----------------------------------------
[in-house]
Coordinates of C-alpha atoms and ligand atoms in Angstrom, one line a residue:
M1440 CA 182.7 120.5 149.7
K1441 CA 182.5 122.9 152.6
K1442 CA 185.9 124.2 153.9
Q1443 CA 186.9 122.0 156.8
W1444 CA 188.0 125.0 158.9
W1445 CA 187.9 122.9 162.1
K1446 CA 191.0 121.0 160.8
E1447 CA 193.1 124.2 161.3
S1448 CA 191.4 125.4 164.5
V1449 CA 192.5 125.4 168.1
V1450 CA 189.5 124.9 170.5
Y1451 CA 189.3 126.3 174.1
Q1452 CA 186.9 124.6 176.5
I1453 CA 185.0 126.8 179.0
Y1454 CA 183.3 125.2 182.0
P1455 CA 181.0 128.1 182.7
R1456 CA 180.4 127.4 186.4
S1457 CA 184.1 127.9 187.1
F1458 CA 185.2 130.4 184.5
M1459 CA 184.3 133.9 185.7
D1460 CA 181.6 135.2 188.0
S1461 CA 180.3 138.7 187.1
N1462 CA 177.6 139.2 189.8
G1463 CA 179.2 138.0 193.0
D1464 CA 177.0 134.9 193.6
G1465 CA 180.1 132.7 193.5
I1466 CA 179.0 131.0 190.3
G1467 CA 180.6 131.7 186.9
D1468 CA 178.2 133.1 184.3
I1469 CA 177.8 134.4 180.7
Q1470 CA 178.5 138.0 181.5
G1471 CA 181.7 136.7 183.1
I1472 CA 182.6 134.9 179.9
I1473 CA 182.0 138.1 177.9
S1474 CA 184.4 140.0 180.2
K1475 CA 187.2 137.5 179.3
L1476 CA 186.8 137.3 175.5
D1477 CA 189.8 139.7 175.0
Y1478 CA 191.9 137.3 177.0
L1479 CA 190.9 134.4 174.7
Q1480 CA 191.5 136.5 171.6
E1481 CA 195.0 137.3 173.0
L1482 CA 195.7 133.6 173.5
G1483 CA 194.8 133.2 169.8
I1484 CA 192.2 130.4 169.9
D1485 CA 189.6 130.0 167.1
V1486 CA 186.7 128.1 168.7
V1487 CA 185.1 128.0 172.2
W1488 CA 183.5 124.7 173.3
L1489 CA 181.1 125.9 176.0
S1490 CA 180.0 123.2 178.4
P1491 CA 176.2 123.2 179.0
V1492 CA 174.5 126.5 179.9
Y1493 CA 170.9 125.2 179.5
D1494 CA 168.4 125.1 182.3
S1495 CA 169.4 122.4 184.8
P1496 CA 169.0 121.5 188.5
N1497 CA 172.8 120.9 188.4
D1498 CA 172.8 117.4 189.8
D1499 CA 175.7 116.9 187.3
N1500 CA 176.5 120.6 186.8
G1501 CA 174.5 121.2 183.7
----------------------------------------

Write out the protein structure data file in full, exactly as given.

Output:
[in-house]
Coordinates of C-alpha atoms and ligand atoms in Angstrom, one line a residue:
M1440 CA 182.7 120.5 149.7
K1441 CA 182.5 122.9 152.6
K1442 CA 185.9 124.2 153.9
Q1443 CA 186.9 122.0 156.8
W1444 CA 188.0 125.0 158.9
W1445 CA 187.9 122.9 162.1
K1446 CA 191.0 121.0 160.8
E1447 CA 193.1 124.2 161.3
S1448 CA 191.4 125.4 164.5
V1449 CA 192.5 125.4 168.1
V1450 CA 189.5 124.9 170.5
Y1451 CA 189.3 126.3 174.1
Q1452 CA 186.9 124.6 176.5
I1453 CA 185.0 126.8 179.0
Y1454 CA 183.3 125.2 182.0
P1455 CA 181.0 128.1 182.7
R1456 CA 180.4 127.4 186.4
S1457 CA 184.1 127.9 187.1
F1458 CA 185.2 130.4 184.5
M1459 CA 184.3 133.9 185.7
D1460 CA 181.6 135.2 188.0
S1461 CA 180.3 138.7 187.1
N1462 CA 177.6 139.2 189.8
G1463 CA 179.2 138.0 193.0
D1464 CA 177.0 134.9 193.6
G1465 CA 180.1 132.7 193.5
I1466 CA 179.0 131.0 190.3
G1467 CA 180.6 131.7 186.9
D1468 CA 178.2 133.1 184.3
I1469 CA 177.8 134.4 180.7
Q1470 CA 178.5 138.0 181.5
G1471 CA 181.7 136.7 183.1
I1472 CA 182.6 134.9 179.9
I1473 CA 182.0 138.1 177.9
S1474 CA 184.4 140.0 180.2
K1475 CA 187.2 137.5 179.3
L1476 CA 186.8 137.3 175.5
D1477 CA 189.8 139.7 175.0
Y1478 CA 191.9 137.3 177.0
L1479 CA 190.9 134.4 174.7
Q1480 CA 191.5 136.5 171.6
E1481 CA 195.0 137.3 173.0
L1482 CA 195.7 133.6 173.5
G1483 CA 194.8 133.2 169.8
I1484 CA 192.2 130.4 169.9
D1485 CA 189.6 130.0 167.1
V1486 CA 186.7 128.1 168.7
V1487 CA 185.1 128.0 172.2
W1488 CA 183.5 124.7 173.3
L1489 CA 181.1 125.9 176.0
S1490 CA 180.0 123.2 178.4
P1491 CA 176.2 123.2 179.0
V1492 CA 174.5 126.5 179.9
Y1493 CA 170.9 125.2 179.5
D1494 CA 168.4 125.1 182.3
S1495 CA 169.4 122.4 184.8
P1496 CA 169.0 121.5 188.5
N1497 CA 172.8 120.9 188.4
D1498 CA 172.8 117.4 189.8
D1499 CA 175.7 116.9 187.3
N1500 CA 176.5 120.6 186.8
G1501 CA 174.5 121.2 183.7